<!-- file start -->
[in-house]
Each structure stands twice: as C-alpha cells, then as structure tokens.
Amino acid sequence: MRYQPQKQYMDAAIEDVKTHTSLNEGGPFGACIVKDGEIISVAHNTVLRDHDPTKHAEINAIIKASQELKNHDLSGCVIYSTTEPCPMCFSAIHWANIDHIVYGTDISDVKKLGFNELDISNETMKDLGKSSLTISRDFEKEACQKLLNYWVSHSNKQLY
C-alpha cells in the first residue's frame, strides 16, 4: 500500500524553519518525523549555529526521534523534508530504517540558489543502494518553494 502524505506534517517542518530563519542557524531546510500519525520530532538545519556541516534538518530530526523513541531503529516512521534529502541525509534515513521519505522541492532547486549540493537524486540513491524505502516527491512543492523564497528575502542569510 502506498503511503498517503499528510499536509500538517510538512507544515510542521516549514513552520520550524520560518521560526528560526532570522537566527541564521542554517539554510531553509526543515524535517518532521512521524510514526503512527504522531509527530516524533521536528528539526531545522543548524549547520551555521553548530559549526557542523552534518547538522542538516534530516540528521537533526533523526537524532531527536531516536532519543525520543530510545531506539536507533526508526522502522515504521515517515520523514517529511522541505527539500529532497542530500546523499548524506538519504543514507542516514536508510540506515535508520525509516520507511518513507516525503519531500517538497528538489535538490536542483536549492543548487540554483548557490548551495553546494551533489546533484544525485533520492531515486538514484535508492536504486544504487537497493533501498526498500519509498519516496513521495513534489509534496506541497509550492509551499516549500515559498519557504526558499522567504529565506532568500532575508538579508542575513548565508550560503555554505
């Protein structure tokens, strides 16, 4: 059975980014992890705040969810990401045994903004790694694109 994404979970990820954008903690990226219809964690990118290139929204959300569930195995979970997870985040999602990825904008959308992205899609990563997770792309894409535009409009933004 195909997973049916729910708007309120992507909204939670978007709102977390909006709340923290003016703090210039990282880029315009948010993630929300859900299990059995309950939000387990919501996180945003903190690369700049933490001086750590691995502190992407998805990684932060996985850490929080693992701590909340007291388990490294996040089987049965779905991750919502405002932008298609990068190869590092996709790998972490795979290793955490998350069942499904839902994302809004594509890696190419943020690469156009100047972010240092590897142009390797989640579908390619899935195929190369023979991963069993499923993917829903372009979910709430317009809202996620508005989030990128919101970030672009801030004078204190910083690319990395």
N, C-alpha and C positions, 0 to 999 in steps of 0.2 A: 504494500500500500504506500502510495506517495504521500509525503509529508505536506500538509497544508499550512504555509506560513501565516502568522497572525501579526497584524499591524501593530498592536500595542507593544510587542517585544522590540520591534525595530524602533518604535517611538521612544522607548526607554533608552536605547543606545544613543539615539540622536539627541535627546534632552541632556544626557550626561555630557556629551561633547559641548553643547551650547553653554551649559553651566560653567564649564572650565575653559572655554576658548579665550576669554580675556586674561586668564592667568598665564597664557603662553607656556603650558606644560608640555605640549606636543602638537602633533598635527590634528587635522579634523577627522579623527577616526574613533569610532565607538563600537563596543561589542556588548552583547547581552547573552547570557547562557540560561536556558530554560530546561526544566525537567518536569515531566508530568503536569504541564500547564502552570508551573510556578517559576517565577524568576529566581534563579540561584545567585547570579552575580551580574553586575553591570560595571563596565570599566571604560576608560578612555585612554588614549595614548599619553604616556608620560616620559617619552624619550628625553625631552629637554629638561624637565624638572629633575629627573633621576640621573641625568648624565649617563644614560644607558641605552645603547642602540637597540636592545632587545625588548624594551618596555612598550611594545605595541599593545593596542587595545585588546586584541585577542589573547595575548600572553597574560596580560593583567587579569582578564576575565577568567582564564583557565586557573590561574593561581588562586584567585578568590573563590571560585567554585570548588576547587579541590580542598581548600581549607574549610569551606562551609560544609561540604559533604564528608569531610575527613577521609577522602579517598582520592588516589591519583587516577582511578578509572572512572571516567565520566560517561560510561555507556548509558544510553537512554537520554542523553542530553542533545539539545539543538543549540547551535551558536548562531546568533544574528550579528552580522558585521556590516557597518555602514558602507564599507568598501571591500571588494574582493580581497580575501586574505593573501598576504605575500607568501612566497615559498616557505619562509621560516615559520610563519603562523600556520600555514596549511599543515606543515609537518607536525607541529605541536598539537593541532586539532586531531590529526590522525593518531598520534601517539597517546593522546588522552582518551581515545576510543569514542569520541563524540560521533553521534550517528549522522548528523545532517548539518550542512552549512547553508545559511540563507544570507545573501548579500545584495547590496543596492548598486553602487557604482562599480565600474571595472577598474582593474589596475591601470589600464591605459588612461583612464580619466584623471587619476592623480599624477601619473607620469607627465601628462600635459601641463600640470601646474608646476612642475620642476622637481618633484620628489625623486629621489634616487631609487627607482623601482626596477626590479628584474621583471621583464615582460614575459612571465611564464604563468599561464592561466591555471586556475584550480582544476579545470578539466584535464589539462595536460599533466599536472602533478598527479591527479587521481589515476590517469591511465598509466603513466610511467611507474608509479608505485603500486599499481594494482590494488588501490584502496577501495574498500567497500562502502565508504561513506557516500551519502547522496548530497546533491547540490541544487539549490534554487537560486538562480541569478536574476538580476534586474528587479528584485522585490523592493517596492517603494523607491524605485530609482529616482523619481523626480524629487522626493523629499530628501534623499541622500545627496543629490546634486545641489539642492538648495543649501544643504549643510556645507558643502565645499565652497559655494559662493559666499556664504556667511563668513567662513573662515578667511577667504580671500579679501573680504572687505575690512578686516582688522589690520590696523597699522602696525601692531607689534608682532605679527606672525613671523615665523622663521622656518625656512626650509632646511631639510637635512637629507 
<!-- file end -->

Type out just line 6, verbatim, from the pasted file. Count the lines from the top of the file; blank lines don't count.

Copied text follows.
N, C-alpha and C positions, 0 to 999 in steps of 0.2 A: 504494500500500500504506500502510495506517495504521500509525503509529508505536506500538509497544508499550512504555509506560513501565516502568522497572525501579526497584524499591524501593530498592536500595542507593544510587542517585544522590540520591534525595530524602533518604535517611538521612544522607548526607554533608552536605547543606545544613543539615539540622536539627541535627546534632552541632556544626557550626561555630557556629551561633547559641548553643547551650547553653554551649559553651566560653567564649564572650565575653559572655554576658548579665550576669554580675556586674561586668564592667568598665564597664557603662553607656556603650558606644560608640555605640549606636543602638537602633533598635527590634528587635522579634523577627522579623527577616526574613533569610532565607538563600537563596543561589542556588548552583547547581552547573552547570557547562557540560561536556558530554560530546561526544566525537567518536569515531566508530568503536569504541564500547564502552570508551573510556578517559576517565577524568576529566581534563579540561584545567585547570579552575580551580574553586575553591570560595571563596565570599566571604560576608560578612555585612554588614549595614548599619553604616556608620560616620559617619552624619550628625553625631552629637554629638561624637565624638572629633575629627573633621576640621573641625568648624565649617563644614560644607558641605552645603547642602540637597540636592545632587545625588548624594551618596555612598550611594545605595541599593545593596542587595545585588546586584541585577542589573547595575548600572553597574560596580560593583567587579569582578564576575565577568567582564564583557565586557573590561574593561581588562586584567585578568590573563590571560585567554585570548588576547587579541590580542598581548600581549607574549610569551606562551609560544609561540604559533604564528608569531610575527613577521609577522602579517598582520592588516589591519583587516577582511578578509572572512572571516567565520566560517561560510561555507556548509558544510553537512554537520554542523553542530553542533545539539545539543538543549540547551535551558536548562531546568533544574528550579528552580522558585521556590516557597518555602514558602507564599507568598501571591500571588494574582493580581497580575501586574505593573501598576504605575500607568501612566497615559498616557505619562509621560516615559520610563519603562523600556520600555514596549511599543515606543515609537518607536525607541529605541536598539537593541532586539532586531531590529526590522525593518531598520534601517539597517546593522546588522552582518551581515545576510543569514542569520541563524540560521533553521534550517528549522522548528523545532517548539518550542512552549512547553508545559511540563507544570507545573501548579500545584495547590496543596492548598486553602487557604482562599480565600474571595472577598474582593474589596475591601470589600464591605459588612461583612464580619466584623471587619476592623480599624477601619473607620469607627465601628462600635459601641463600640470601646474608646476612642475620642476622637481618633484620628489625623486629621489634616487631609487627607482623601482626596477626590479628584474621583471621583464615582460614575459612571465611564464604563468599561464592561466591555471586556475584550480582544476579545470578539466584535464589539462595536460599533466599536472602533478598527479591527479587521481589515476590517469591511465598509466603513466610511467611507474608509479608505485603500486599499481594494482590494488588501490584502496577501495574498500567497500562502502565508504561513506557516500551519502547522496548530497546533491547540490541544487539549490534554487537560486538562480541569478536574476538580476534586474528587479528584485522585490523592493517596492517603494523607491524605485530609482529616482523619481523626480524629487522626493523629499530628501534623499541622500545627496543629490546634486545641489539642492538648495543649501544643504549643510556645507558643502565645499565652497559655494559662493559666499556664504556667511563668513567662513573662515578667511577667504580671500579679501573680504572687505575690512578686516582688522589690520590696523597699522602696525601692531607689534608682532605679527606672525613671523615665523622663521622656518625656512626650509632646511631639510637635512637629507 